We understand that Lexis stopped keying in from West books
around 1988, and it is fair to conclude that this was one of
the terms of the secret 1988 settlement agreements.
As a result, only West and Lexis have an historic archive,
and no one else, or will. That is why these parties need to
keep the 1988 agreements secret. It appears that some in
the Antitrust Division may be embarrassed that they have
allowed these two big companies to have entered into a deal
which results in total domination of the on-line legal
After 1988, Lexis stopped making a public issue about the
FLITE deal and made no statements at the 1992 Congressional
hearing. One familiar with litigation settlement agreements
would conclude that Lexis is gagged by the secret 1988
There was another company that could have challenged West
and keyed in opinions from West books. That was Thomson.
Indeed Thomson had an on line service that they shut down in
1988. As Vance Opperman stated in his testimony to Congress
in 1992, at page 115 of the hearing on HR 4426:
You can get them [court opinions] on LEXIS, and you
used to be able to get them on Veralex. Veralex was
available through LCP before Llyod Thomson and Thomson
International bought Lawyers Cooperative Publishing for
$810 million, along with the other 25 American
publishers they have bought in the last 8 years. They
then phase out Veralex.
LCP (Lawyers Cooperative) was obtaining its data from LEXIS
and the secret 1988 agreement between West and Lexis relates
One of the results of the merger is that Thomson will never
have to confront West with the text issue as it had started.
Thomson, by 1994, had already confonted on the text issue.
Thomson did this by buying a database of Texas opinions from
Curtis Hill Publishing Company and releasing those opinions
on a CD-ROM. The database Thomson was publishing was keyed
in from the West case reporters. Thus, Thomson was directly
confronting West on the very same text issue that dogged
Juris and FLITE in 1976 and Lexis in 1988.
In 1993 Matthew Bender & Company acquired the same Curtis
Hill database. West then immediately threatened Matthew
Bender about the use of that database. This was described
by Judge Martin's in his decision of May 1, 1996. Matthew
Bender & Co., Inc. and HyperLaw, Inc. v. West Publishing
Company, 1996 U.S. Dist. LEXIS 5871, 39 U.S.P.Q.2d (BNA),
1079 Copy. L.R. (CCH) (P. 27,505)(S.D.N.Y May 1, 1996) (Note
that West also includes corrections to the body of the
opinions in the term "West textual additions."):
Many of the opinions that Bender collected for the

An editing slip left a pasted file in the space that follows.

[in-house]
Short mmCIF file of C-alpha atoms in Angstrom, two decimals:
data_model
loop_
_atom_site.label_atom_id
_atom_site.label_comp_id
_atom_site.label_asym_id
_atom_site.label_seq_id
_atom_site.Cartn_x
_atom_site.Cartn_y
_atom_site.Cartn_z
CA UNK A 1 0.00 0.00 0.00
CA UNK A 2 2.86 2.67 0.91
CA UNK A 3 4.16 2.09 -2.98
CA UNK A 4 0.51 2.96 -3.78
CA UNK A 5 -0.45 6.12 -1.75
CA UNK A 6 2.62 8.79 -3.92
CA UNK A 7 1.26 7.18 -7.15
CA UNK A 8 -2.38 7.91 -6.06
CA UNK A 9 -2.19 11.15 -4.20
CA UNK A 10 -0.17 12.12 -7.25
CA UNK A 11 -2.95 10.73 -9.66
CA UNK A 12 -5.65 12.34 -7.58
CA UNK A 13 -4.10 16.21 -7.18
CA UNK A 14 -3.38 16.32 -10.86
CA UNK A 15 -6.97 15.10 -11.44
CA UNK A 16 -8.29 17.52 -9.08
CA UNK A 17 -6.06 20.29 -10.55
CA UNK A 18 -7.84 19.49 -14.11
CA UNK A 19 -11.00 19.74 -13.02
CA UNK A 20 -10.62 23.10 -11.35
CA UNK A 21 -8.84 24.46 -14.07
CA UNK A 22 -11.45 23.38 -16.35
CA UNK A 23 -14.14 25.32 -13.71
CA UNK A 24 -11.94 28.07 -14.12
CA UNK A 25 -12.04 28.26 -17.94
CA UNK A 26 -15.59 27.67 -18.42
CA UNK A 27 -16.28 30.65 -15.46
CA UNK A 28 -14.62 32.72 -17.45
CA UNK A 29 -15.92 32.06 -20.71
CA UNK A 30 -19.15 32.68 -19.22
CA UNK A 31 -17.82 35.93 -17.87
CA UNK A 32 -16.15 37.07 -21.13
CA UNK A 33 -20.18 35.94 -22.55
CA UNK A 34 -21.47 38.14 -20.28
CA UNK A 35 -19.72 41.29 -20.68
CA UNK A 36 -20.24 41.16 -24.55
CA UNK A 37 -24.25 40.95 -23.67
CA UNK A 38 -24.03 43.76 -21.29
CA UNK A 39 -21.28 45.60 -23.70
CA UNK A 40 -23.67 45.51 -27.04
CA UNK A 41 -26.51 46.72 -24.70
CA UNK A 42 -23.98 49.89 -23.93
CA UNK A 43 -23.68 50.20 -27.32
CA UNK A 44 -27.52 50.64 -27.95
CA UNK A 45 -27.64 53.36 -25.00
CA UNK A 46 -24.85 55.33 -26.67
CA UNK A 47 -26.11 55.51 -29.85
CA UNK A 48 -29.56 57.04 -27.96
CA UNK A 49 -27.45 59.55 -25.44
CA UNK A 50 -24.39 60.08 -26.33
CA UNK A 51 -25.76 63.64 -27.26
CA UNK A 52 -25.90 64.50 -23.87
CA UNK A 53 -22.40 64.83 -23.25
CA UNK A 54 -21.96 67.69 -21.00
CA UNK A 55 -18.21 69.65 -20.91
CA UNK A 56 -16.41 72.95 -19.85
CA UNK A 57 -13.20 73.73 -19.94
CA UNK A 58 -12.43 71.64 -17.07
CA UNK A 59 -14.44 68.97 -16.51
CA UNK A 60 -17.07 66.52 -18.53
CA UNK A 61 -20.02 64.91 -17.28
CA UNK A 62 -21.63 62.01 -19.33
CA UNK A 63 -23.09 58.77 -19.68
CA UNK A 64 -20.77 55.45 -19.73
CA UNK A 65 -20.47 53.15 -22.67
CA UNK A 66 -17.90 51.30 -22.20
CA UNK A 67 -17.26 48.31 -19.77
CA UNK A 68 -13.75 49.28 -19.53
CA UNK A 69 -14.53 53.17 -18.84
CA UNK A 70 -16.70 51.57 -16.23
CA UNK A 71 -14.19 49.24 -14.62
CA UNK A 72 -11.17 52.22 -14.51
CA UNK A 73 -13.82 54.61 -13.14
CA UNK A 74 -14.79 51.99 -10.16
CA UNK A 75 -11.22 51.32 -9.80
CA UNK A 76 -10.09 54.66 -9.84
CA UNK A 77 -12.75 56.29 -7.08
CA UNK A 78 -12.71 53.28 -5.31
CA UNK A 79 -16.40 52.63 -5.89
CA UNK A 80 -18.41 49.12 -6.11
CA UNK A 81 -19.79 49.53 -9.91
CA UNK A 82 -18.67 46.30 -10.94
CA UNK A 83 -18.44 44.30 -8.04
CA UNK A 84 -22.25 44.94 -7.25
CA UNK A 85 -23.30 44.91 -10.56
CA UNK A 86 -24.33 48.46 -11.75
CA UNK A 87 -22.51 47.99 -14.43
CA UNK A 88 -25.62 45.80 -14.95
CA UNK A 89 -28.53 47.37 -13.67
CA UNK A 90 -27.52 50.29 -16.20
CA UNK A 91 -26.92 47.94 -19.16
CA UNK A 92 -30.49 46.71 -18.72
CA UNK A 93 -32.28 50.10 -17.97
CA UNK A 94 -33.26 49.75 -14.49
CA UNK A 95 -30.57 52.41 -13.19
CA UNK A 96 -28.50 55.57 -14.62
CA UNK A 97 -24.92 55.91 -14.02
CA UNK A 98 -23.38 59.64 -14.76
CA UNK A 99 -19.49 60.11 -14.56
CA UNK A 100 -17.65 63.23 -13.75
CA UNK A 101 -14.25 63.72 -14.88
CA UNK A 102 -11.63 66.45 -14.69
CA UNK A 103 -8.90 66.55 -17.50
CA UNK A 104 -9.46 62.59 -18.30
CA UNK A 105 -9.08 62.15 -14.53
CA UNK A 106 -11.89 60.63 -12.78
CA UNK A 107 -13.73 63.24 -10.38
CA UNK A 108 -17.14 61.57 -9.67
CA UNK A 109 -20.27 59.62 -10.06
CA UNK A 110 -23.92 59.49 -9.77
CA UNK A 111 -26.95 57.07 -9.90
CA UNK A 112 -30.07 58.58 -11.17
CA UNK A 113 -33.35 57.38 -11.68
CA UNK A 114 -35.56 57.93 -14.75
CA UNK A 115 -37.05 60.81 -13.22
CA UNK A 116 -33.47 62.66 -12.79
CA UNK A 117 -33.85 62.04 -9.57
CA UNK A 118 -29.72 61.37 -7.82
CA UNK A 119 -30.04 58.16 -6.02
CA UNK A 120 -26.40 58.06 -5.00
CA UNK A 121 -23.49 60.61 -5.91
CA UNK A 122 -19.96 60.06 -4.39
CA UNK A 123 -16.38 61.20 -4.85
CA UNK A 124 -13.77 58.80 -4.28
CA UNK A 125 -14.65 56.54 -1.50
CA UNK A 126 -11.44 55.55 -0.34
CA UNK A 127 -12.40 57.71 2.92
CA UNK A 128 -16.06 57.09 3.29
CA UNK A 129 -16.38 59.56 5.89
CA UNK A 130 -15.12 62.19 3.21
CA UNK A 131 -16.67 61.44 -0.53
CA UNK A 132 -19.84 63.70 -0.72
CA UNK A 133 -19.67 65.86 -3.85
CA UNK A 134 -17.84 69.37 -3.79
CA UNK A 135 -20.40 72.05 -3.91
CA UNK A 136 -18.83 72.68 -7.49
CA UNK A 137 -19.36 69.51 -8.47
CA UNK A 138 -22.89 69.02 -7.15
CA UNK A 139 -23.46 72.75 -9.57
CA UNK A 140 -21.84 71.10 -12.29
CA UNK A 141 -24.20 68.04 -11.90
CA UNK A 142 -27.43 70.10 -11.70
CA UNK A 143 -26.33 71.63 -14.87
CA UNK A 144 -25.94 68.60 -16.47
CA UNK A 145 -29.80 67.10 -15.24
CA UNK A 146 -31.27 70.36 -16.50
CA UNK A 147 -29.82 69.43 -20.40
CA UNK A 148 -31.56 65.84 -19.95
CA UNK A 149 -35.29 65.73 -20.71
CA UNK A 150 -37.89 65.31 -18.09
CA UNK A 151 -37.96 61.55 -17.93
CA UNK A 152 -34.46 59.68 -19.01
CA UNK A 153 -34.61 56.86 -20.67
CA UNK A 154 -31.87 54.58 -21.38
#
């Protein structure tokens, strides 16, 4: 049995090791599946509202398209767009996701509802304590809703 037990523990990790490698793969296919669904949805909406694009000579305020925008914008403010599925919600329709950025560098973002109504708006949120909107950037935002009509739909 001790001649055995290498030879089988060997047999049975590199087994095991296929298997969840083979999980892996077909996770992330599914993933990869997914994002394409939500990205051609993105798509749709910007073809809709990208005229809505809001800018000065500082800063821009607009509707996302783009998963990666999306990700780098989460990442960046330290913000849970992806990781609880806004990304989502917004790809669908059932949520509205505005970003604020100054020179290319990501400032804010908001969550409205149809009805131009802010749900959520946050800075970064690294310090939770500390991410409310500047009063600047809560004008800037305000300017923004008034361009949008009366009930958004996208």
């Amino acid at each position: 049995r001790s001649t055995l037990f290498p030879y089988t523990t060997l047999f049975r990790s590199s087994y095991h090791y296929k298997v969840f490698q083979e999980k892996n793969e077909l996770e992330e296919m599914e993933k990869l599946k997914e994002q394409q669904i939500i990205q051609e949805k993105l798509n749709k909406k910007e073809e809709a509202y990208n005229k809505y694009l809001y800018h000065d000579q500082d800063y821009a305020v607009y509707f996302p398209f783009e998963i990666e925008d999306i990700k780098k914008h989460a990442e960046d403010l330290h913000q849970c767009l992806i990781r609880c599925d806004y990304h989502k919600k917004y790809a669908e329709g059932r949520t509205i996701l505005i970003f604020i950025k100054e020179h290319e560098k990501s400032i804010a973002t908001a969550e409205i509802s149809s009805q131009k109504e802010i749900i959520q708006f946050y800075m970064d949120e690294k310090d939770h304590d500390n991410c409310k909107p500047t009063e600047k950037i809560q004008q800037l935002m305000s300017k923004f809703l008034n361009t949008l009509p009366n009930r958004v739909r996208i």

planned enhancement of the Texas product were purchased
in database form from Curtis Hill Publishing. West has
contended that the Curtis Hill database includes
certain textual additions copied from West's South
Western Reporter, including parallel citations, case
titles, docket number, judge and attorney names, and
rehearing information (the "West textual additions").
In its complaint, Bender alleges that West has
threatened to sue it if it includes star pagination to
West reporters in Bender products, and that West has
also threatened suit over use of the West textual
additions contained in the Curtis Hill database.
Bender thus seeks a declaration that its use of these
features in the enhanced Texas product does not
infringe any West copyright.
The foregoing may explain why Lexis has been silent
regarding the text issue in their challenge to the West-
Thomson merger ... because Lexis already has its deal with
West for the historic data.
It is imperative that DOJ go on record, as it should have in
1976, that West copyrights are not infringed when the
government or a competing publisher keys in the text of the
court opinions from a West case reporter, but does not key
in the West headnotes and syllabi.
We ask, therefore, that DOJ immediately file an amicus brief
in support of this proposition in the pending action in New
Thank you very much.
Alan D. Sugarman
HyperLaw filed a narrow FOIA request in 1993 for this exact same Juris-Flite Supreme
Court data that was released this week. Our FOIA request did not seek any other
information and it was denied by DOJ. Therefore, I was chagrined to see that a publisher
of court opinions, Villanova Law School (which did not file such a FOIA request at that
time) was given a copy of this data when HyperLaw was not provided the data on the
same terms and conditions. It was wrong to give West the first crack at the data in 1976.
It is wrong to give Villanova first crack at the newly released data in 1996 while
withholding it from others which have filed specific clear requests for the data.
Attorney General Reno
September 27, 1996